A little piece of sporting history was made at the weekend at the Australian Open #Tennis finals, when the Italian pair of Fabio Fognini and Simone Bolelli took the men's doubles title. By lifting the trophy, they became the first Italian pairing to claim a men's doubles title in a Grand Slam event for over fifty years. The duo overcame the French pairing of Nicolas Mahut and Pierre-Hugues Herbert 6-4 6-4 on Saturday in the final.

Both pairings went into the final after narrow victories in their last-four matches, winning by two sets to one, and neither were seeded. As a result it was hard to pick a clear favourite come the final itself.

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Fognini and Bolelli had knocked out the number six seeds Jean-Julien Rojer from the Netherlands and Horia Tecau from Romania so may have had a slight edge, especially given their previous successes in doubles. The French pair had confirmed their place in the final by defeating Croatia's Ivan Dodig and Marcelo Melo of Brazil in a tense three set semi-final that included two tie-breaks. Just to reach a Grand Slam final was an achievement in itself for the French pair, as they were something of an unknown force to many before the event, as it was just the third event that they had played together as a combination and they had not won a single match together previously.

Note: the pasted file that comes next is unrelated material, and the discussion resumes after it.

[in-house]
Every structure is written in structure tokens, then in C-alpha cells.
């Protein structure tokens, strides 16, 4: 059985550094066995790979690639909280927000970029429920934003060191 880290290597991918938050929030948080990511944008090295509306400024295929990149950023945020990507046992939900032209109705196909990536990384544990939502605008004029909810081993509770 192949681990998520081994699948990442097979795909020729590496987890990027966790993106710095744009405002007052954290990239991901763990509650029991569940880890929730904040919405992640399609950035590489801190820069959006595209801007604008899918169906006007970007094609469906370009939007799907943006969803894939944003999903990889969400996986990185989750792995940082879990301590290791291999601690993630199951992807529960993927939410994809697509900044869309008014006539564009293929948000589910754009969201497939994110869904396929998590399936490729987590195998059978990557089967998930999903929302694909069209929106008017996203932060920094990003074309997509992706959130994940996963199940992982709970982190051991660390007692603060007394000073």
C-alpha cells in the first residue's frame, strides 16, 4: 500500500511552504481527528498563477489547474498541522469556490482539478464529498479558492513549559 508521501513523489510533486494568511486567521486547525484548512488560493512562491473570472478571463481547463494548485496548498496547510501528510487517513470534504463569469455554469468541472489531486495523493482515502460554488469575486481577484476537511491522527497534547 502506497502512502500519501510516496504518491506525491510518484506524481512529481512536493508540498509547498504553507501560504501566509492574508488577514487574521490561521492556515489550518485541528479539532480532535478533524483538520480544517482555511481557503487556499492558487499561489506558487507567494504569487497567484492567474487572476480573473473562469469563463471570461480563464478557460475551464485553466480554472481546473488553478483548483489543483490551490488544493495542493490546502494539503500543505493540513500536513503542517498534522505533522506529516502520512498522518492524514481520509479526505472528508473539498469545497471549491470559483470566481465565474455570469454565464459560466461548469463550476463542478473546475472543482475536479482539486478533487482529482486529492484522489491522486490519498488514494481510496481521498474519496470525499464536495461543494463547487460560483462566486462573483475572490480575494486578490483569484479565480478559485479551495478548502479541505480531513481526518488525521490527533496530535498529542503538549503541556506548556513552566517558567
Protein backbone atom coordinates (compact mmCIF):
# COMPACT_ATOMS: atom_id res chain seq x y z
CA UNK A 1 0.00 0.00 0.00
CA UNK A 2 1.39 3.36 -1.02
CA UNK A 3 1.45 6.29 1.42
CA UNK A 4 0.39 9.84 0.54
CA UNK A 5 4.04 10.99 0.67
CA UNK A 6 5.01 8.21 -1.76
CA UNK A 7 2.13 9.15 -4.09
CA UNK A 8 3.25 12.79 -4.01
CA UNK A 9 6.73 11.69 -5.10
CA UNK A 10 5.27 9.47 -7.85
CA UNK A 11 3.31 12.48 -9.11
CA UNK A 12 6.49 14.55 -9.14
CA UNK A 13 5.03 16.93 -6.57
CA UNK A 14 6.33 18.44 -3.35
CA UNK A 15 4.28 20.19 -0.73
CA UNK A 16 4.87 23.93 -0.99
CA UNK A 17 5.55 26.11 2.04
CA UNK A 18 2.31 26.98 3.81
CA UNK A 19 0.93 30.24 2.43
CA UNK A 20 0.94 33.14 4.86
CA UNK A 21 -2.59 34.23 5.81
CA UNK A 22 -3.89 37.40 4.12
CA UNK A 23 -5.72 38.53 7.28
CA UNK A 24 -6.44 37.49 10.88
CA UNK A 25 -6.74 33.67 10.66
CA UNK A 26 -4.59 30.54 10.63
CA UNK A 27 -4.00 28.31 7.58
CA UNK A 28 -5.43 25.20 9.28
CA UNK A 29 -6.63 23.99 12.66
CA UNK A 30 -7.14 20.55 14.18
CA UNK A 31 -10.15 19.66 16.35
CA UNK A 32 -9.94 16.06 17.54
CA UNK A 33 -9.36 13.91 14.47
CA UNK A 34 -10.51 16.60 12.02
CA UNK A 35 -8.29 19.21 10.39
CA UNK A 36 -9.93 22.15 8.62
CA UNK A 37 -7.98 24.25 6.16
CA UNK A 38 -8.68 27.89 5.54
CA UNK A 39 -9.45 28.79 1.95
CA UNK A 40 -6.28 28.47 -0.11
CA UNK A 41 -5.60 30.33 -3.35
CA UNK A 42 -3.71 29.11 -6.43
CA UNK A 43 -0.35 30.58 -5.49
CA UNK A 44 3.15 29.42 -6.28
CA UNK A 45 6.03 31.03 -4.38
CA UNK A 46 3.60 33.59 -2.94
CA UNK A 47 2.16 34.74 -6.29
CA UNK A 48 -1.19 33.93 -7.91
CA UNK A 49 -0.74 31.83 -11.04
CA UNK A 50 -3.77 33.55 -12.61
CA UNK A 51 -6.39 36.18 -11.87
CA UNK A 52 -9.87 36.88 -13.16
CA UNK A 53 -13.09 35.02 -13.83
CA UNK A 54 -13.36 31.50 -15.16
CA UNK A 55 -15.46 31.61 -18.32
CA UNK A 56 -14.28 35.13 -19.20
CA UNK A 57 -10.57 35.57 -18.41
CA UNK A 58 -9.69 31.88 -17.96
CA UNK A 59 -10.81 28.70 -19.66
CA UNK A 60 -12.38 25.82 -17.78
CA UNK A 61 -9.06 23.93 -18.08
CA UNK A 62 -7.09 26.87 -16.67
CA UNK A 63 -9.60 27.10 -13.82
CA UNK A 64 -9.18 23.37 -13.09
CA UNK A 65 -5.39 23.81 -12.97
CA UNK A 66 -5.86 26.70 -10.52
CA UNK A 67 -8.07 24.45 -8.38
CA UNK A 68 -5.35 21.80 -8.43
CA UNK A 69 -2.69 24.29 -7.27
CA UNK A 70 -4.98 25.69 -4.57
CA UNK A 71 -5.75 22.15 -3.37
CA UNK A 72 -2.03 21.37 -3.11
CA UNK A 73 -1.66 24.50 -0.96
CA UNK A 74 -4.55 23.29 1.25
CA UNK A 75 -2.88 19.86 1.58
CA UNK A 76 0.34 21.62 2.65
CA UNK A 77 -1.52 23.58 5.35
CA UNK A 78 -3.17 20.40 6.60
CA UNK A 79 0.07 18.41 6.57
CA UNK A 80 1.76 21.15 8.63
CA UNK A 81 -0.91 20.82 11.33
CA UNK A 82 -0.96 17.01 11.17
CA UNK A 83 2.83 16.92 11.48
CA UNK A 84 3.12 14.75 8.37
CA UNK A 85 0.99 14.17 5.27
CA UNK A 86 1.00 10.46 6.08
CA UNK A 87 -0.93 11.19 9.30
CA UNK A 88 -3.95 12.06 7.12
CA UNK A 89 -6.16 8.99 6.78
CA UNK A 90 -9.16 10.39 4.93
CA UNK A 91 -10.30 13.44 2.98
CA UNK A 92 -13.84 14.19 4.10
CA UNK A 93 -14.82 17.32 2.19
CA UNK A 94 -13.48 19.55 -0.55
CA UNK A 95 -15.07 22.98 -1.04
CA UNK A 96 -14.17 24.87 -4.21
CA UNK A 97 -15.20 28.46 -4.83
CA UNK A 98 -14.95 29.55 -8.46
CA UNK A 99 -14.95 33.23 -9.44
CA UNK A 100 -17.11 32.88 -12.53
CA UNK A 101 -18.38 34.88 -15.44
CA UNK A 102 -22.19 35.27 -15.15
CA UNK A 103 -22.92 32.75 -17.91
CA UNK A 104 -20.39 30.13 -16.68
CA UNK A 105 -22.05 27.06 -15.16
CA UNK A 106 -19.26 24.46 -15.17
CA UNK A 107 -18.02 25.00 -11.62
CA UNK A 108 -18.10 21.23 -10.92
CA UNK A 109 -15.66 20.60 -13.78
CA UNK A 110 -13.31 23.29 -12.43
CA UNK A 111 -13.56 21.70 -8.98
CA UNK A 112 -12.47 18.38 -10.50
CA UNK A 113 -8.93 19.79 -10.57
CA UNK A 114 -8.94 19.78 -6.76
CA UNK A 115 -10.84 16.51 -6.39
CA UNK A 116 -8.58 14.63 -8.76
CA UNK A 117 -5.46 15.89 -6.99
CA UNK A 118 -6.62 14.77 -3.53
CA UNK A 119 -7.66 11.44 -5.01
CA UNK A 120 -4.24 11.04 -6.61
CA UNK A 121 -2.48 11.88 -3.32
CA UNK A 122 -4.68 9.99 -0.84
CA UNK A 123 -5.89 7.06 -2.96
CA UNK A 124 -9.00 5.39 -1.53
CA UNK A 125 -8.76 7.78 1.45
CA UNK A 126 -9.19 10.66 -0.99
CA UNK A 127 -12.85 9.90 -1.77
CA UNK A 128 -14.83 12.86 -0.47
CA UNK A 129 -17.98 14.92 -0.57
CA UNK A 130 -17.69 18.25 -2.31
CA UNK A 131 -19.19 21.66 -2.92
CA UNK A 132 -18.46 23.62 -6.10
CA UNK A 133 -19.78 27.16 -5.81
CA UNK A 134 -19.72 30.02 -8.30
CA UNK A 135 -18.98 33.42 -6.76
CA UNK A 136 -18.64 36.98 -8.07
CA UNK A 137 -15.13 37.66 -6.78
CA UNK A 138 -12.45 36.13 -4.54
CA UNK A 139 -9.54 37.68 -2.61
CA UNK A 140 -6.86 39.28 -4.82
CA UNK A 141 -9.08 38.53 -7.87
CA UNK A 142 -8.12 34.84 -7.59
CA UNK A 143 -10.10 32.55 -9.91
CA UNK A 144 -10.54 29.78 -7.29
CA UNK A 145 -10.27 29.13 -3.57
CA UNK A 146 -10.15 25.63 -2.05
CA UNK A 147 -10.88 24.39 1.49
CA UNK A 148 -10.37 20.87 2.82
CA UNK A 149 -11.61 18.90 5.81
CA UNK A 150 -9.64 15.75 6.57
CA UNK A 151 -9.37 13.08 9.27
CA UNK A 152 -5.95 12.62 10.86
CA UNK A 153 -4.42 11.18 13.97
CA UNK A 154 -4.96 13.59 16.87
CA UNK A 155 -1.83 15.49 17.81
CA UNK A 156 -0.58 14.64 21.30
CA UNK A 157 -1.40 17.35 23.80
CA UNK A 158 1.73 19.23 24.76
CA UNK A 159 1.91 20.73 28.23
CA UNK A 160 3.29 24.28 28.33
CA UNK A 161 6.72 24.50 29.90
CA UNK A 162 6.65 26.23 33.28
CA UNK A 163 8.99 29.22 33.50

The Italian pair emulated the victory by Nicola Pietrangeli and Orlando Sirola way back in 1959 at the French Open. They had almost achieved the historic feat twice before in recent seasons, being knocked out of both the 2011 US Open and 2013 Australian Open at the semi-finals stage, so it was especially sweet for them to finally clinch a major title.

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Bolelli echoed the thoughts of a nation when he said: "I think we did something amazing. For our nation, for our federation, for the people follow us (sic), who support us, all Italian people."

The men's doubles event had seen a succession of surprise results throughout the early rounds, with the favourites and number one seeds the American Bryan brothers being knocked out as early as the third round, by Dominic Inglot of Britain and Florin Mergea of Romania in two sets.